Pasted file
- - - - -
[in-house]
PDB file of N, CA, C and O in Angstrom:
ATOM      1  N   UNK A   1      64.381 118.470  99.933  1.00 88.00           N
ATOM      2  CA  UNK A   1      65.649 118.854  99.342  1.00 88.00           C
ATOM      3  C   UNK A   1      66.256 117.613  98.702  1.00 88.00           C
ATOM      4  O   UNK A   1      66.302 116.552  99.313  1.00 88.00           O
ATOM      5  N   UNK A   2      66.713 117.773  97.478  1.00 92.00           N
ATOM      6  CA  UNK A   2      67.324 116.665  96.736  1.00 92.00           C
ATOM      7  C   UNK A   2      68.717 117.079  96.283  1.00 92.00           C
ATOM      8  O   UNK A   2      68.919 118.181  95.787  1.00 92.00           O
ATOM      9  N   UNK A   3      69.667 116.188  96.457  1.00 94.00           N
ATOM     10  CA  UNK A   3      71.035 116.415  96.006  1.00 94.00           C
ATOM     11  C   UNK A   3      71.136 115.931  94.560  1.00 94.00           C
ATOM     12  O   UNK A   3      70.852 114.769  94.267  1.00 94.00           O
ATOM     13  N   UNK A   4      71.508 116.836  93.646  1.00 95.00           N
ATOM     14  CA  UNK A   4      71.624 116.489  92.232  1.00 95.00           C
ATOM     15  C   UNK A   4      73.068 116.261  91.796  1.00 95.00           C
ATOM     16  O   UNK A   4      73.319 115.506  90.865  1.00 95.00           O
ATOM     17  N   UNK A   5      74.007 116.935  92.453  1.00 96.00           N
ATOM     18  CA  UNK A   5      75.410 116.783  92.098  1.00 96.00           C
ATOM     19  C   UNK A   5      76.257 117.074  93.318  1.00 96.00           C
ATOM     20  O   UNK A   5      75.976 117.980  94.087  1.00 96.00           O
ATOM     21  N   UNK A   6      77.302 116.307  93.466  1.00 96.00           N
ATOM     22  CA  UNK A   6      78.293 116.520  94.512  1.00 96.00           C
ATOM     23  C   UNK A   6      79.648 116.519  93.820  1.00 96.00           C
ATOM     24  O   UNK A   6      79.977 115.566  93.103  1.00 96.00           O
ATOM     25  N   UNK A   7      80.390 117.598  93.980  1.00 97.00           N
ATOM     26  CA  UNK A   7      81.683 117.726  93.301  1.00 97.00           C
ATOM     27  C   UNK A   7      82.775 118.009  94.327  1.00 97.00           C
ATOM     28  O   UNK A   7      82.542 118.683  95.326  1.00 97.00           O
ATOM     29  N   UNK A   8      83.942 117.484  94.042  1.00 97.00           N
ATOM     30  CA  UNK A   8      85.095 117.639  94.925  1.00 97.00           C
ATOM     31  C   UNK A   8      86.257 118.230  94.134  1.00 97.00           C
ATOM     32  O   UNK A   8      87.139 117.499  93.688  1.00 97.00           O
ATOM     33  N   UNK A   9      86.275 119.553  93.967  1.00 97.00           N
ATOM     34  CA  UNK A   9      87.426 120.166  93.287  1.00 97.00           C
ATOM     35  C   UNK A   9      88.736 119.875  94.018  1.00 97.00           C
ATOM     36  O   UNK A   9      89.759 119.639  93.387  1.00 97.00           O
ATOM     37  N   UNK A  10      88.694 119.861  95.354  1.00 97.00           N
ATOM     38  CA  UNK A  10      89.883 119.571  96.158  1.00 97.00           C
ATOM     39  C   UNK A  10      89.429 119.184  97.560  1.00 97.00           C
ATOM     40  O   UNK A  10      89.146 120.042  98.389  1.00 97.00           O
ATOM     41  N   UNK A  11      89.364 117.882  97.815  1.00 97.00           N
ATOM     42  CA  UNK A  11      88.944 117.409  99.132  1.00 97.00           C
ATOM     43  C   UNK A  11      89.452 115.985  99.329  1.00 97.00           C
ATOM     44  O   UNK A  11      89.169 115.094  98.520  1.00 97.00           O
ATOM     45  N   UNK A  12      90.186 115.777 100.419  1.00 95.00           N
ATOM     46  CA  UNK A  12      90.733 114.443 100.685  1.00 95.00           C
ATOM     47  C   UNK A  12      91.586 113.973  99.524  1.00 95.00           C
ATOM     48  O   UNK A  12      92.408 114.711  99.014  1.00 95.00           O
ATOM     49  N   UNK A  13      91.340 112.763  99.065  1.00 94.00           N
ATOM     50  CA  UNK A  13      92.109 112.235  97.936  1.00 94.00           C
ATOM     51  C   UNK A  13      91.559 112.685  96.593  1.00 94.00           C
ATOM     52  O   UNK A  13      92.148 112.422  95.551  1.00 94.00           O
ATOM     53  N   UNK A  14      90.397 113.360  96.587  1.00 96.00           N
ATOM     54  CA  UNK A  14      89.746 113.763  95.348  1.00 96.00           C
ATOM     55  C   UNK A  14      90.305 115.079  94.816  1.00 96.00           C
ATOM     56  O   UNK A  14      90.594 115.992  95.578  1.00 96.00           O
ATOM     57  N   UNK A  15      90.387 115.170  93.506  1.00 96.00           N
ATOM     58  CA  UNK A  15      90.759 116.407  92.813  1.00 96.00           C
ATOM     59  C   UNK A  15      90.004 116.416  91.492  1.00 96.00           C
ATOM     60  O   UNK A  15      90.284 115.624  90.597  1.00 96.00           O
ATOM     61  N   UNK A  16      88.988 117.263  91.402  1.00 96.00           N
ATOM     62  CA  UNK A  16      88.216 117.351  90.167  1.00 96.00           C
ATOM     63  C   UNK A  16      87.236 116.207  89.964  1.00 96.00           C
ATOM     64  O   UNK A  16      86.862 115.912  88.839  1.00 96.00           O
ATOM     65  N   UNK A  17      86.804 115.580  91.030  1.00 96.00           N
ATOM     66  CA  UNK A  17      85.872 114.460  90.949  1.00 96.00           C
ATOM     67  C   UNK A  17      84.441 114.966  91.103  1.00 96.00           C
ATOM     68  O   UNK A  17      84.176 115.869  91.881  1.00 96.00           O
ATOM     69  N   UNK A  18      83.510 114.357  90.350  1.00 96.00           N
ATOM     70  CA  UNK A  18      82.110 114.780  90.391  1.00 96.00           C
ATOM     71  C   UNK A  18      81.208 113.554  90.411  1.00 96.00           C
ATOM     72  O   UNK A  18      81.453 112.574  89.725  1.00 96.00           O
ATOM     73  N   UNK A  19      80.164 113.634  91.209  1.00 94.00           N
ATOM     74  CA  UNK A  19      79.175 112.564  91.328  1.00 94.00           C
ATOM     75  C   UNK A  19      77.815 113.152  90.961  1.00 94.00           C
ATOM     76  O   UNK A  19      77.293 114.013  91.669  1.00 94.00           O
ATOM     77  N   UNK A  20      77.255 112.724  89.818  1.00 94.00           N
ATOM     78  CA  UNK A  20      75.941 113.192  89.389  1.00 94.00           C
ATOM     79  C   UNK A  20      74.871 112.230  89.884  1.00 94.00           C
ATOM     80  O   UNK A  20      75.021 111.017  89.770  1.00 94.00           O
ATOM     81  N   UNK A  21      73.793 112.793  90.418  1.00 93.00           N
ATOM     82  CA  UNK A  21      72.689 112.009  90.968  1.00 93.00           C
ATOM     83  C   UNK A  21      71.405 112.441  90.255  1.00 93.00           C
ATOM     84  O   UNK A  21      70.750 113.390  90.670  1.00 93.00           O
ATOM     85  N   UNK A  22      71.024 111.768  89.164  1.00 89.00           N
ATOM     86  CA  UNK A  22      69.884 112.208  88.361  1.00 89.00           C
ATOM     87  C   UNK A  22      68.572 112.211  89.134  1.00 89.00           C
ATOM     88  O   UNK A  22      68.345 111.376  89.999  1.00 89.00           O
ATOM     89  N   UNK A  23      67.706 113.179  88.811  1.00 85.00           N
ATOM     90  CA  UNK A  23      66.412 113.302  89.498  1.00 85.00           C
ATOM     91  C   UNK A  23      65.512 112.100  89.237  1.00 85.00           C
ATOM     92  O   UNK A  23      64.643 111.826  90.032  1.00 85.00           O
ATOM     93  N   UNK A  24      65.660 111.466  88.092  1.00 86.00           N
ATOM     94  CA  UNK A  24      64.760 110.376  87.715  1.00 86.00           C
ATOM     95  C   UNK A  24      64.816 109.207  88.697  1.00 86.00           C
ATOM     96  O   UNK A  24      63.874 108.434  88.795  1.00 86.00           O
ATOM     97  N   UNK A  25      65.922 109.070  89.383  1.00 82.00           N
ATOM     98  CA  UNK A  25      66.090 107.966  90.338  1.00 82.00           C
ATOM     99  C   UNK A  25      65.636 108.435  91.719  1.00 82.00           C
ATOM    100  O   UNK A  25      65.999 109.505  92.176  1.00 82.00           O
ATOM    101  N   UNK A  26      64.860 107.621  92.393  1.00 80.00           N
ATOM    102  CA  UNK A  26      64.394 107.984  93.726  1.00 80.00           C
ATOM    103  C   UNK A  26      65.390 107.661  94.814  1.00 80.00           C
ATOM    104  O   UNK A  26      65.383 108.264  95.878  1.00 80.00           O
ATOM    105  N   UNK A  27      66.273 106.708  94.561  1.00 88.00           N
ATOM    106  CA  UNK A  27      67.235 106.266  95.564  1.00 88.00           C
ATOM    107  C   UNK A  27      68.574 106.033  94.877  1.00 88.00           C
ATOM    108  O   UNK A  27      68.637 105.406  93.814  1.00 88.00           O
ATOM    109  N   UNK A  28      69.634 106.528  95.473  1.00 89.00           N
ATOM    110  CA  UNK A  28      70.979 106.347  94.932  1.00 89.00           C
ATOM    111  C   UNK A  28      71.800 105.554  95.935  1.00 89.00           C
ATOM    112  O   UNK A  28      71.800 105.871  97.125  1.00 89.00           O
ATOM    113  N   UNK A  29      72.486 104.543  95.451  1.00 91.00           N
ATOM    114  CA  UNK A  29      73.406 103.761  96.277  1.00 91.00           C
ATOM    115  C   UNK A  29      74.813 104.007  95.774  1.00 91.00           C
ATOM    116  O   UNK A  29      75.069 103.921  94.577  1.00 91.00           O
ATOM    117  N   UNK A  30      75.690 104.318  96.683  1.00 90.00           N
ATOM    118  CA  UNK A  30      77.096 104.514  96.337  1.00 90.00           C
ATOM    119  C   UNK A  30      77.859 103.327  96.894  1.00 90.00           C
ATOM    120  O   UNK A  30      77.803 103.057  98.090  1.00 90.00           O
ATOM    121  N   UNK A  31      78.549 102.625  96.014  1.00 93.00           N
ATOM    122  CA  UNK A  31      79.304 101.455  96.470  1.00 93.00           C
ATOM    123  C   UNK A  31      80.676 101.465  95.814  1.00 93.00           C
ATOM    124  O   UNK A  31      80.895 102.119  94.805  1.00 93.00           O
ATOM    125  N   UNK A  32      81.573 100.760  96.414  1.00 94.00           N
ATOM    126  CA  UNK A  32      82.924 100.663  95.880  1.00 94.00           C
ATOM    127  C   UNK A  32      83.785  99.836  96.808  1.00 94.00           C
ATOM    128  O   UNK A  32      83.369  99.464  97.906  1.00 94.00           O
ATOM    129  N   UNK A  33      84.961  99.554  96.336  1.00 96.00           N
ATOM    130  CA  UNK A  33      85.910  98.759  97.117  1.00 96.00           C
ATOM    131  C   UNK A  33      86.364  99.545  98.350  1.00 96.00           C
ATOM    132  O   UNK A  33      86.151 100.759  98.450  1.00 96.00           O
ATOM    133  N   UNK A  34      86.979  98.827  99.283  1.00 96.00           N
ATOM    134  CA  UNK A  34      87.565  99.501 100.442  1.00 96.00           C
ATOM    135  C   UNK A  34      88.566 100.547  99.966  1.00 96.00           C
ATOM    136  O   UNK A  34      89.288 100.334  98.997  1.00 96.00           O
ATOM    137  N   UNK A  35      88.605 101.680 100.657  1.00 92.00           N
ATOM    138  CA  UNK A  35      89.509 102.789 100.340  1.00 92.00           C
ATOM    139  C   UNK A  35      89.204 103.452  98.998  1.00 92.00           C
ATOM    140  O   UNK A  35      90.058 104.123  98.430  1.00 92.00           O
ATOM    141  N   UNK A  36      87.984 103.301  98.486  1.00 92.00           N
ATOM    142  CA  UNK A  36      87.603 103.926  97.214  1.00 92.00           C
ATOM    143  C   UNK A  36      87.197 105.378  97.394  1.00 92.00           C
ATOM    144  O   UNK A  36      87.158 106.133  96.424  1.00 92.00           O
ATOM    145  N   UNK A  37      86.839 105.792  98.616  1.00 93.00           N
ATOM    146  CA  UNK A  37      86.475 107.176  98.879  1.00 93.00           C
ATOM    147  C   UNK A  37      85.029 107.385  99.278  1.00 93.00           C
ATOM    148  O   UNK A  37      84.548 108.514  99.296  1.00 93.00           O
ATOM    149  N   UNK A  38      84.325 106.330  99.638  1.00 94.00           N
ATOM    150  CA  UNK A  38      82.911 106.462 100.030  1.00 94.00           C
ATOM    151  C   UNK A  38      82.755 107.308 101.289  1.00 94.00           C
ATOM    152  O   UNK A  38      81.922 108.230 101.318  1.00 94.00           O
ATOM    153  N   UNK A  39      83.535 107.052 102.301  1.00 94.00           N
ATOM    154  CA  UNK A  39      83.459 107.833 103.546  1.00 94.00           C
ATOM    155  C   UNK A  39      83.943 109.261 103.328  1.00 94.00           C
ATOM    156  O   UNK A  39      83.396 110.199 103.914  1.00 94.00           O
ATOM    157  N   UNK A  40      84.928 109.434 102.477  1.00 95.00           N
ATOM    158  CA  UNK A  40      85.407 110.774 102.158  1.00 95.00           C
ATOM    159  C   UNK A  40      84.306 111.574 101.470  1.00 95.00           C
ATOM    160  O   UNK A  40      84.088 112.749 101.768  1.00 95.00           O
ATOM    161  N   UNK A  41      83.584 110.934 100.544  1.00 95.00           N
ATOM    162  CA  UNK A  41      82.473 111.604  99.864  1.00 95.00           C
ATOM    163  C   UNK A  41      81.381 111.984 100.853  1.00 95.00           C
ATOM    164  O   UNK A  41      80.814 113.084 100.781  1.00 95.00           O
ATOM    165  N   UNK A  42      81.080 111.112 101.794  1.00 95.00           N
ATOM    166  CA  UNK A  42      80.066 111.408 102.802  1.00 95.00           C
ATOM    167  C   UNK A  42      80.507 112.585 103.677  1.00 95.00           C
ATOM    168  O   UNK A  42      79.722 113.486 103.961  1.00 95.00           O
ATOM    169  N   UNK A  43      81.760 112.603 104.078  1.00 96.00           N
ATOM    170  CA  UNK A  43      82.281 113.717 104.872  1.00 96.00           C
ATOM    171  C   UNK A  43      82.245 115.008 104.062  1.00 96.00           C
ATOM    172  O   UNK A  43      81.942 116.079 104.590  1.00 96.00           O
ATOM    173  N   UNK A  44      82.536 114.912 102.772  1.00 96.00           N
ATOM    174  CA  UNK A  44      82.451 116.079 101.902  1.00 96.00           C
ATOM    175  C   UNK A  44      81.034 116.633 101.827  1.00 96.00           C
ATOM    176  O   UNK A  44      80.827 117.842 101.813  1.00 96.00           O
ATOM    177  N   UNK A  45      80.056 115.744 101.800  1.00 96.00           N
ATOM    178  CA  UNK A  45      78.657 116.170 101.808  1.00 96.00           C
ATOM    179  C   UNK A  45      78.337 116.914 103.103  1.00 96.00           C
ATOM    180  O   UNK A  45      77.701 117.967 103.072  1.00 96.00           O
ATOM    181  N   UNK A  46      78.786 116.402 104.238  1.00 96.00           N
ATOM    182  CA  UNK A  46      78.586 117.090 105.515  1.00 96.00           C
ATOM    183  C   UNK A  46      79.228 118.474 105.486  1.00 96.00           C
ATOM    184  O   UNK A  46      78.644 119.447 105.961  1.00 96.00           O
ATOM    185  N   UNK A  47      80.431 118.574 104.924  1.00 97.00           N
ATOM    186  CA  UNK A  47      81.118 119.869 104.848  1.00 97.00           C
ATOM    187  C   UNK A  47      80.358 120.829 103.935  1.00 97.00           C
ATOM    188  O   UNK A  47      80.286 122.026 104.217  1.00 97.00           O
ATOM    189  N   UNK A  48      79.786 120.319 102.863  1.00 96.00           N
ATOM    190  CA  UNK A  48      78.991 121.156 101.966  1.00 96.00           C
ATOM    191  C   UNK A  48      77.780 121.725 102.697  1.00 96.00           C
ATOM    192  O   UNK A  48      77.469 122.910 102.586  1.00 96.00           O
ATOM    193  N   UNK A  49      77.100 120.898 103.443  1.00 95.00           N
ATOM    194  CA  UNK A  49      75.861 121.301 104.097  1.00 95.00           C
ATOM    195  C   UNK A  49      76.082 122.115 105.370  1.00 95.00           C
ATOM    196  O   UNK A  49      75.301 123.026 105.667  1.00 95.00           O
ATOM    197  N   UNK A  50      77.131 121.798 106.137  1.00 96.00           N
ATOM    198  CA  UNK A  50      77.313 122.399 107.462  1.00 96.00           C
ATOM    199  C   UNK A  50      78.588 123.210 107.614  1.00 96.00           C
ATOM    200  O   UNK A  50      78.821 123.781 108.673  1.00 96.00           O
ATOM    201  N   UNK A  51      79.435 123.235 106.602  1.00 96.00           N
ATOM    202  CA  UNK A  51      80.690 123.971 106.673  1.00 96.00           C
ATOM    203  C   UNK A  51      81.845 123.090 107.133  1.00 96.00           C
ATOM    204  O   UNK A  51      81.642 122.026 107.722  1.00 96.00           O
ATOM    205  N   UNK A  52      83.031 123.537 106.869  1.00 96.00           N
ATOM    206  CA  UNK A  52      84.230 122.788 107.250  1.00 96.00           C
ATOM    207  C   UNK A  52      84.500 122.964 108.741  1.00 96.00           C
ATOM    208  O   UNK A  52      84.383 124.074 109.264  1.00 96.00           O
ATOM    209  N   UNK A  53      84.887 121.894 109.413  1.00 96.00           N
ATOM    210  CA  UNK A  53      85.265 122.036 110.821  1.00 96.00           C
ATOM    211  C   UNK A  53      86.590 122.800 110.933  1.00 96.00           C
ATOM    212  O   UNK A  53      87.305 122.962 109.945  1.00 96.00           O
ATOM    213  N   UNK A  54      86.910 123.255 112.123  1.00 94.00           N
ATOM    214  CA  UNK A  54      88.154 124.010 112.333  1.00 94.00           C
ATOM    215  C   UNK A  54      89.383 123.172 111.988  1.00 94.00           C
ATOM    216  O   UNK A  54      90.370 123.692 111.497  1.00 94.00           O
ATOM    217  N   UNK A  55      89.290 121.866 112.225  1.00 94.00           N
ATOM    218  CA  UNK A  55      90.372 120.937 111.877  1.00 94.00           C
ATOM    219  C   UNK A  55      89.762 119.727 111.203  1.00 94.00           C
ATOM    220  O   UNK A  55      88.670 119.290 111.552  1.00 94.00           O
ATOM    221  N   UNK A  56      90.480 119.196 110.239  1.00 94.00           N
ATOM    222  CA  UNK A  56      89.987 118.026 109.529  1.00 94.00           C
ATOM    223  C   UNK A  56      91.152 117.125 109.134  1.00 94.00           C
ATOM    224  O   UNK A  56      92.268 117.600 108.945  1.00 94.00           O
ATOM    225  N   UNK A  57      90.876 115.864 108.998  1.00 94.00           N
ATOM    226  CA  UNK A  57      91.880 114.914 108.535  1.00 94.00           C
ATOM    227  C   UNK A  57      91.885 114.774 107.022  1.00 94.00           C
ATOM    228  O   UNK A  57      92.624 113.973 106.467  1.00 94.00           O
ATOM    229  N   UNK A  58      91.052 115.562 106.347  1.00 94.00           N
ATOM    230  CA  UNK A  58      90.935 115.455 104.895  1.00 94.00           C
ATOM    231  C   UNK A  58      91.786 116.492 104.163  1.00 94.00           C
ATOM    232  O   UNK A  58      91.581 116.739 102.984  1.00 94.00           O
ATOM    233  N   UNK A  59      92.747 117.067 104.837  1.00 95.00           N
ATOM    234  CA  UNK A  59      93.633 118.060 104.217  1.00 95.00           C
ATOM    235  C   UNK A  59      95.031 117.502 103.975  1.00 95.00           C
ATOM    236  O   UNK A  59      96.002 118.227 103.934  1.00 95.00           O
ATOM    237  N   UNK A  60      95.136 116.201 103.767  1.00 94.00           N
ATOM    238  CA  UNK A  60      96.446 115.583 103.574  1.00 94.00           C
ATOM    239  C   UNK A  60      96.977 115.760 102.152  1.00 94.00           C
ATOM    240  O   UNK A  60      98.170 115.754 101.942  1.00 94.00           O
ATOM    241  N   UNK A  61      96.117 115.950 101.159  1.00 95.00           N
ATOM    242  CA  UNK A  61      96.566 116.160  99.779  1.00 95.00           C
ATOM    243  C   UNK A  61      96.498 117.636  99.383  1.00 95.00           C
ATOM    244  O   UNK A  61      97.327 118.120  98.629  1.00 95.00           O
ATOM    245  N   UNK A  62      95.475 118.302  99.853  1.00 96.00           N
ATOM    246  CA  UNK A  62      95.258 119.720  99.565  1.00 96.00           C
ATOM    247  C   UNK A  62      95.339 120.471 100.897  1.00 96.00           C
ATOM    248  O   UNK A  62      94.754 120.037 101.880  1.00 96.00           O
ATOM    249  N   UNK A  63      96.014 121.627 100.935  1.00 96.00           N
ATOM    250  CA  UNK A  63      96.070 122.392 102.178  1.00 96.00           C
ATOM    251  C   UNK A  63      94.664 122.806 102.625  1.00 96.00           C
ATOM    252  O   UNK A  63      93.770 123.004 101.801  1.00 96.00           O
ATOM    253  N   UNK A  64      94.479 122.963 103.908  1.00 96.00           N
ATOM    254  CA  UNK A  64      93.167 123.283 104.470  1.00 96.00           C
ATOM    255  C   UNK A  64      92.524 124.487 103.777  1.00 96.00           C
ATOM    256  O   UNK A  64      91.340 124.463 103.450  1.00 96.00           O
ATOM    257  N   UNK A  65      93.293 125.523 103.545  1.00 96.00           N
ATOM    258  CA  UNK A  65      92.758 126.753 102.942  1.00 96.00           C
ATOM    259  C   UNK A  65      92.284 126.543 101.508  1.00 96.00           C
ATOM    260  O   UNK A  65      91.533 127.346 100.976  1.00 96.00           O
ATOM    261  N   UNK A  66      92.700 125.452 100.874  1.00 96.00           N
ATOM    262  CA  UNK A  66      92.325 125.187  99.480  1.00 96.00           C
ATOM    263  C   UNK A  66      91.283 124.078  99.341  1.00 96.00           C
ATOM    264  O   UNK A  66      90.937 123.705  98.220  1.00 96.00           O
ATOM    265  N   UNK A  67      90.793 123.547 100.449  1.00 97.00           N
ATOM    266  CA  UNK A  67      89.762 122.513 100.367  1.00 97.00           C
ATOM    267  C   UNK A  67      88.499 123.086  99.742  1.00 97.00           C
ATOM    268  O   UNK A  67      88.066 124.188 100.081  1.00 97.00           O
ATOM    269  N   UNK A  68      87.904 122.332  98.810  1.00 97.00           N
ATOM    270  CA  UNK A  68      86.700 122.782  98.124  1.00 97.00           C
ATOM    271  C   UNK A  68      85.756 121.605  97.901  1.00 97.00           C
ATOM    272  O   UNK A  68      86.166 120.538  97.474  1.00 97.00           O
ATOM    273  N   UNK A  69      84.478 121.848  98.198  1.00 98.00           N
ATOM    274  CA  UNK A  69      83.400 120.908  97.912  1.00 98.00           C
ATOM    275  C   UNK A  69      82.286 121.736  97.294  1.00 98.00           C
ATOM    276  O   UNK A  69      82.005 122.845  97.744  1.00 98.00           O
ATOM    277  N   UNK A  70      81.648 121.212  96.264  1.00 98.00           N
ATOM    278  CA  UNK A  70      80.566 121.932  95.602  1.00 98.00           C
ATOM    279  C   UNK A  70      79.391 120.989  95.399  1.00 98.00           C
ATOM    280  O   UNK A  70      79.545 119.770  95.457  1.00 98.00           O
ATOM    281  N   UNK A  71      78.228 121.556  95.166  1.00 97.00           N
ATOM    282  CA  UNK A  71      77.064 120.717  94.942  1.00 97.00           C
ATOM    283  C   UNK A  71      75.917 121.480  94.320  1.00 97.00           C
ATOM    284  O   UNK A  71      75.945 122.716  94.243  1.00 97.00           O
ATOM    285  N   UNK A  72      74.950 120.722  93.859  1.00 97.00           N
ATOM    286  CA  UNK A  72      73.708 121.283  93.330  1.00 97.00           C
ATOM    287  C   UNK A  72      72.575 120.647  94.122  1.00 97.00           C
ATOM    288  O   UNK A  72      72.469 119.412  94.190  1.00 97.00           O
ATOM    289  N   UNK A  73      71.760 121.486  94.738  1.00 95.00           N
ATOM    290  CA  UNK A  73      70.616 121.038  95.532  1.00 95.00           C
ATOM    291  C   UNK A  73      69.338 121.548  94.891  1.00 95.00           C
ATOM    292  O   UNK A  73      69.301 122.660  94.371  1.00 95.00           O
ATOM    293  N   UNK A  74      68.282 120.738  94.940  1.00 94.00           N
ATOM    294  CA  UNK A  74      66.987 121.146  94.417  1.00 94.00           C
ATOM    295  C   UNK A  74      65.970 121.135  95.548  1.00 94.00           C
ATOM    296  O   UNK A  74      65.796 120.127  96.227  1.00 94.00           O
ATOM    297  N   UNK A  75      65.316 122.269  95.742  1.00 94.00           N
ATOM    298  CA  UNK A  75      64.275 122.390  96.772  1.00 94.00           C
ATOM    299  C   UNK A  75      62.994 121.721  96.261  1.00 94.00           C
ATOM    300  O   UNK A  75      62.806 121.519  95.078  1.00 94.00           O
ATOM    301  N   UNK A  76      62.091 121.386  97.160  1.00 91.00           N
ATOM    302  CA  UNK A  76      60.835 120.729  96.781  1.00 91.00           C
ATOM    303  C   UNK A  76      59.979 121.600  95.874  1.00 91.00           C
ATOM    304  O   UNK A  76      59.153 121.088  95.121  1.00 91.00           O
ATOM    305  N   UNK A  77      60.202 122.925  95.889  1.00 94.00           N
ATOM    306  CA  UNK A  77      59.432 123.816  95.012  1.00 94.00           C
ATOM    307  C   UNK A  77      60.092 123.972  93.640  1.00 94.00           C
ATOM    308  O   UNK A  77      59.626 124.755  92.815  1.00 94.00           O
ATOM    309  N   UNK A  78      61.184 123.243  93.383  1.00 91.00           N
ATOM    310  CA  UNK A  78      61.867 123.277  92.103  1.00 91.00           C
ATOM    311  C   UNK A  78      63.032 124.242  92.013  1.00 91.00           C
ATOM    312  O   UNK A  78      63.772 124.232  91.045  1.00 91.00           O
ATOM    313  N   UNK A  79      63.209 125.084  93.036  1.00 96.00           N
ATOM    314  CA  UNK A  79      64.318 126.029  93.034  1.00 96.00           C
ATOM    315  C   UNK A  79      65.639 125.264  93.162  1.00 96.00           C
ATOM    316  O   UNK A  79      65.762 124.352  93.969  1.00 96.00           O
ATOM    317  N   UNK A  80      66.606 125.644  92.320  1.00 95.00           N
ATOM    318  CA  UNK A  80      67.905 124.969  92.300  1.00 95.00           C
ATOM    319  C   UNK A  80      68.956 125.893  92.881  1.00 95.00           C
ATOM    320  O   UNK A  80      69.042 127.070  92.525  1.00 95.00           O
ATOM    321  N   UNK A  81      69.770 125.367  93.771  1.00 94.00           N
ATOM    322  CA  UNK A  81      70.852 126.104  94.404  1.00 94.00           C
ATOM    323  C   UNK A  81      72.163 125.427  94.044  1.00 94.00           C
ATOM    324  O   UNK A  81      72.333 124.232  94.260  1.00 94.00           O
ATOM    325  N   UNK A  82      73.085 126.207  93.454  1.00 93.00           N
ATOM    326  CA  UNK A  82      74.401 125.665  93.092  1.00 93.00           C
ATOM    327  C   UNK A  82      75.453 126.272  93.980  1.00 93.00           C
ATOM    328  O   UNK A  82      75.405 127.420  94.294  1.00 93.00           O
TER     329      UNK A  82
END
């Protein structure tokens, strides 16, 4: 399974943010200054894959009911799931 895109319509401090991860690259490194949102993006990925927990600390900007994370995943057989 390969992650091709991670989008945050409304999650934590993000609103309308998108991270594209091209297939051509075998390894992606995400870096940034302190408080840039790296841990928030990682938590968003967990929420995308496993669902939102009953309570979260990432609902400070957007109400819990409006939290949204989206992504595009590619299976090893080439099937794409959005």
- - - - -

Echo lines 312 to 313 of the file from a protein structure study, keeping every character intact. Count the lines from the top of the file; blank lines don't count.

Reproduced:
ATOM    310  CA  UNK A  78      61.867 123.277  92.103  1.00 91.00           C
ATOM    311  C   UNK A  78      63.032 124.242  92.013  1.00 91.00           C